Archaeological Site of
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The Mauritanian capital, founded in the 3rd century B.C., became an important outpost of the Roman Empire and was graced with many fine buildings. Extensive remains of these survive in the archaeological site, located in a fertile agricultural area. Volubilis was later briefly to become the capital of Idris I, founder of the Idrisid dynasty, who is buried at nearby Moulay Idriss.
Volubilis was a Roman settlement constructed on what was probably a Carthaginian city, dating from 3rd century BC. Volubilis was a central administrative city for this part of Roman Africa, responsible for the grain producing in this fertile region, and exports to Rome. Volubilis was also administering contacts with the Berber tribes which the Romans never managed to suppress, but who only came as far as to cooperate with the Romans for mutual benefits.
The Ruins of Volubilis, photographed by the webmaster in spring 1967.
Unlike so many other Roman cities, Volubilis was not abandoned after the Romans lost their foothold in this part of Africa in the 3rd century. Even the Latin language survived for centuries, and was not replaced before the Arabs conquered North Africa in the late 7th century.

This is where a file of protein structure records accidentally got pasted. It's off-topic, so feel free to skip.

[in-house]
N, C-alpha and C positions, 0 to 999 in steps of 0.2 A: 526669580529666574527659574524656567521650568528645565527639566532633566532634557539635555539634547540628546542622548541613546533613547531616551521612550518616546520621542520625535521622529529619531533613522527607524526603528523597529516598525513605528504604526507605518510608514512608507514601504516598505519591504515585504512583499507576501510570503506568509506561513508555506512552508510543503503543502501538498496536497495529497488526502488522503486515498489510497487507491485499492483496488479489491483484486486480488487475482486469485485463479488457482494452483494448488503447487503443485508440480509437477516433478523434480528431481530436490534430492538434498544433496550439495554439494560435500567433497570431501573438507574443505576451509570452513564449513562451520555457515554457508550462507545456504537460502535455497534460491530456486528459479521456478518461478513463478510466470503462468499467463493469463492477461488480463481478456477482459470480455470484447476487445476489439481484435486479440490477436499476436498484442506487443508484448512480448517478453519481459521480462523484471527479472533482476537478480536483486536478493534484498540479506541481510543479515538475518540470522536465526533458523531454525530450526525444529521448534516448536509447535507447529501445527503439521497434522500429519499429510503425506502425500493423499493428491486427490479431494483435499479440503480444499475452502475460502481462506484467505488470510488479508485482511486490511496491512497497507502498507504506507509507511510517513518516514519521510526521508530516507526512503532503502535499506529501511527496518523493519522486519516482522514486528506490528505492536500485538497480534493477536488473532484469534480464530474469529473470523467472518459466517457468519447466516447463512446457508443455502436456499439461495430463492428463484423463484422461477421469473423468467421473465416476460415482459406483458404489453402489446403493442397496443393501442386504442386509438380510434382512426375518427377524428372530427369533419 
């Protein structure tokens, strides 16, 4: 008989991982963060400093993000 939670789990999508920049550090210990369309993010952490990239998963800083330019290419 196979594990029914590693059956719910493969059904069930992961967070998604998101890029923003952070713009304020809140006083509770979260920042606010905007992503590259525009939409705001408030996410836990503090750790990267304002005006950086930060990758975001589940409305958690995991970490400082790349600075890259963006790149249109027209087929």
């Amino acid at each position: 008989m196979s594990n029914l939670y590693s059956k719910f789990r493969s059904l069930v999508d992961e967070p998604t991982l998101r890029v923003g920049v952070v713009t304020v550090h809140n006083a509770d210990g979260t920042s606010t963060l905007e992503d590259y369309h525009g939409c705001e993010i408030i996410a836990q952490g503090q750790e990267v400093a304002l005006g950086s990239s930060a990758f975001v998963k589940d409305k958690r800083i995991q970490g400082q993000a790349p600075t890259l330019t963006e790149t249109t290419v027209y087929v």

|People continued to live in Volubilis for more than 1,000
years more. Volubilis was first abandoned in the 18th century, when it was
demolished in order to provide for building materials for the construction
of the palaces of Moulay Ismail in nearby Meknes. If that demolishing had
not arrived, Volubilis could have become one of the best preserved Roman
In its justification for inscription the UNESCO states that this site is an exceptionally well preserved example of a large Roman colonial town on the fringes of the Empire.
Sources and links:
Other World Heritage Sites in Morocco (on this web site). Please refer to the UNESCO-listing, Morocco section, for further information about the individual properties.
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Revised 20 jul 2006